But not every show that made a big splash back in ye ancient times of a mere three networks has such a devoted following today. The original series holds up well.

Part of that is Serling’s interest in people and human nature, particularly his fondness for the down-and-out and the unlucky losers. The insecure cheap crook in Nervous Man in a Four Dollar Room. The anguished bookie in In Praise of Pip, getting one last night with his dead son. Art Carney delivering Christmas cheer on The Night of the Meek. But while people often have crappy lives and don’t get happy endings (case in point, Burgess Meredith’s myopic bank clerk in  All The Time in the World) Serling’s not looking to to shrug and say “life isn’t fair.” He gets that unfairness is something that should be fixed. And in many stories he does, delivering a eucatastrophe, a miraculous (but plausible) happy ending.

Another factor, and I think this is a big one, is the nature of the stories. Twilight Zone had a big range: stories with no specfic element (The Silence), post-apocalypse (Two), space adventure (The Parallel) and time travel (No Time Like the Past), but the “generic” TZ story is intrusion fantasy: a contemporary setting with the supernatural or super-scientific intruding on it. And doing so, in many cases, randomly.

In a few of the episodes, there’s a clear reason for what’s happening, such as Jess-Belle where the protagonist apprentices herself to a witch, or The Trouble With Templeton in which the protagonist’s long-dead wife has arranged events for his benefit. In many more, there’s none: fate or God or Satan has decided to upend someone’s life for no reason at all. The businessman in A World of Difference suddenly finds he’s an actor and his life is the script. He doesn’t do anything to bring it about, it just happens. Ditto the woman haunted by her double in Mirror Image or the rejuvenated seniors in Kick the Can. They don’t cross any lines, tamper with anything forbidden, piss off the dark gods — they’re just shit out of luck. Sure, some of them deserve their doom or their miraculous redemption, such as Dan Duryea’s drunken gunfighter in Mr. Denton on Doomsday. Even so, there’s no reason why Fate should (literally) stop in his town and turn his life around, it just happens.

That, I think, makes it more compelling. Because if things like this can happen at random, then they can happen to us. We don’t have to be chosen ones, or profane an Egyptian tomb to be affected. Any one of us, at any time, could stumble into the impossible.

Into the Twilight Zone.

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A speedster and a cephalopod: TV and movies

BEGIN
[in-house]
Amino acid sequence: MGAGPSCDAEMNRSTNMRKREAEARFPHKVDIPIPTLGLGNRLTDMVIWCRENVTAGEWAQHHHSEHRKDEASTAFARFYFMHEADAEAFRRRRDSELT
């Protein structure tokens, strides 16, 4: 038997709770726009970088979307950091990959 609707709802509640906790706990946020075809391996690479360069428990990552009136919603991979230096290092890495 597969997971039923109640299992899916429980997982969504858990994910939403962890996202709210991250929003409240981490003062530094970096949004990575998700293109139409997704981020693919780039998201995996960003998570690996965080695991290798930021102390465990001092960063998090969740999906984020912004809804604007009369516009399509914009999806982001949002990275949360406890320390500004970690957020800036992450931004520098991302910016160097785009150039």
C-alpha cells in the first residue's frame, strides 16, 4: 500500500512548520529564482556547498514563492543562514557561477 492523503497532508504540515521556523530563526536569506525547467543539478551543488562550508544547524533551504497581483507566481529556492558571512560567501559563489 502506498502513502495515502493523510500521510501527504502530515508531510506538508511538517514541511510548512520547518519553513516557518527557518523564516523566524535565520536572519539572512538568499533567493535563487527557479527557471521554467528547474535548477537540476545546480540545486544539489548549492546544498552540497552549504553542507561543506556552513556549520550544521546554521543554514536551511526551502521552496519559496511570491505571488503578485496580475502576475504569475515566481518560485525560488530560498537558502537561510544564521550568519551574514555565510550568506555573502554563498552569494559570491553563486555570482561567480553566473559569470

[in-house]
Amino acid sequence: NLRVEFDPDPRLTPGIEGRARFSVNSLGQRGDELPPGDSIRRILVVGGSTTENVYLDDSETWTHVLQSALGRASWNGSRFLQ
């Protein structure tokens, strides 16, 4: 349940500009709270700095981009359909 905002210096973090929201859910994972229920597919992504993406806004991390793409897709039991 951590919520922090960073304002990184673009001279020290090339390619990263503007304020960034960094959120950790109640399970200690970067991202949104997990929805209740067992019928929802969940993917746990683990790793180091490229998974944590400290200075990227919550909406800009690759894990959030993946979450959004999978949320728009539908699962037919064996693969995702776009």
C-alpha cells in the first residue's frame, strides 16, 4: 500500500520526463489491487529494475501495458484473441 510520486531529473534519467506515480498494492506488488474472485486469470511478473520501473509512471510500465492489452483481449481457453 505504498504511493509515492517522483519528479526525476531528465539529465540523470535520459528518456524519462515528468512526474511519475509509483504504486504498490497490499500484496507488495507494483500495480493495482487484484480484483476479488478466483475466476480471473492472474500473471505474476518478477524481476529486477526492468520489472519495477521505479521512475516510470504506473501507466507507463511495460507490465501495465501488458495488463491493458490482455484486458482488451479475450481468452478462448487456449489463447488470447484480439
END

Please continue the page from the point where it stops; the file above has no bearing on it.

Like the CW’s Nancy Drew, FLASH wrapped up short of its planned run due to COVID-19’s effect on shooting. Instead of ending the season’s arc, we wrapped up with a cliffhanger to be resolved whenever next season can finally launch. But hey, it did make a good stopping point, even if it wasn’t planned as such.

While I was disappointed with Bloodwork, the first half-season’s villain, the second half made up for it. We actually have two villains: Carver (Eric Nenninger) is a Luthor-esque corrupt CEO running the dark science crime network Black Hole. His wife, Eva McCulloch (Efrat Dor) — close to the name of DC’s second Mirror Master — is a scientist trapped in a mirror-universe years early. Unstable due to her isolation and from Carver’s lack of interest in rescuing her, she’s determined to break out. Part of her scheme involves replacing Iris and a couple of other characters with mirror doubles obedient only to her. Iris, meanwhile, is trapped inside the mirror and slowly going mad.

Eva makes a much more effective villain than Bloodwork, and by the looks of the final episode she’ll have not only her super-science but the CEO of Doom role. Meanwhile something is happening to Iris in the mirror-verse and it isn’t good …

A B-plot for this season involves Sue Dearborn (Natalie Dreyfuss), a professional thief and adventurer working against Carver who winds up joining forces with Ralph (Dearborn was the maiden name of the Elongated Man’s wife in comics). Like most Flash watchers, I think they’re great together. Another element is that the Speed Force is dying; by the end of the season Barry can’t even whip up enough wind to douse a fire.

There were some elements that didn’t work so well, such as Caitlin and Frost trying to get Frost a life of her own, and “Nash” Welles convoluted relationship with a new metahuman, but overall, even with the short run, this half was a win.

IT CAME FROM BENEATH THE SEA (1955) was the first of many pictures Ray Harryhausen made with producer Charles Schneer, who supposedly provided the seed idea for this one — a giant octopus pulling down the Golden Gate Bridge.Kenneth Tobey plays the submarine commander whose nuclear sub, in the opening scenes, is attacked by something strong enough to hold it in place. Faith Domergue is one of the scientists assigned to investigate a piece of tissue left on the sub, coming to the conclusion it was some sort of giant octopus. Rather than being a mutant, it’s a natural giant rendered radioactive by nuclear testing; now fish, with their innate sensitivity to radiation, can avoid it so it’s desperately dragging down boats and attacking the coast for food. This isn’t an improvement on the “grew big because, radiation” origin but it does make it a little distinctive.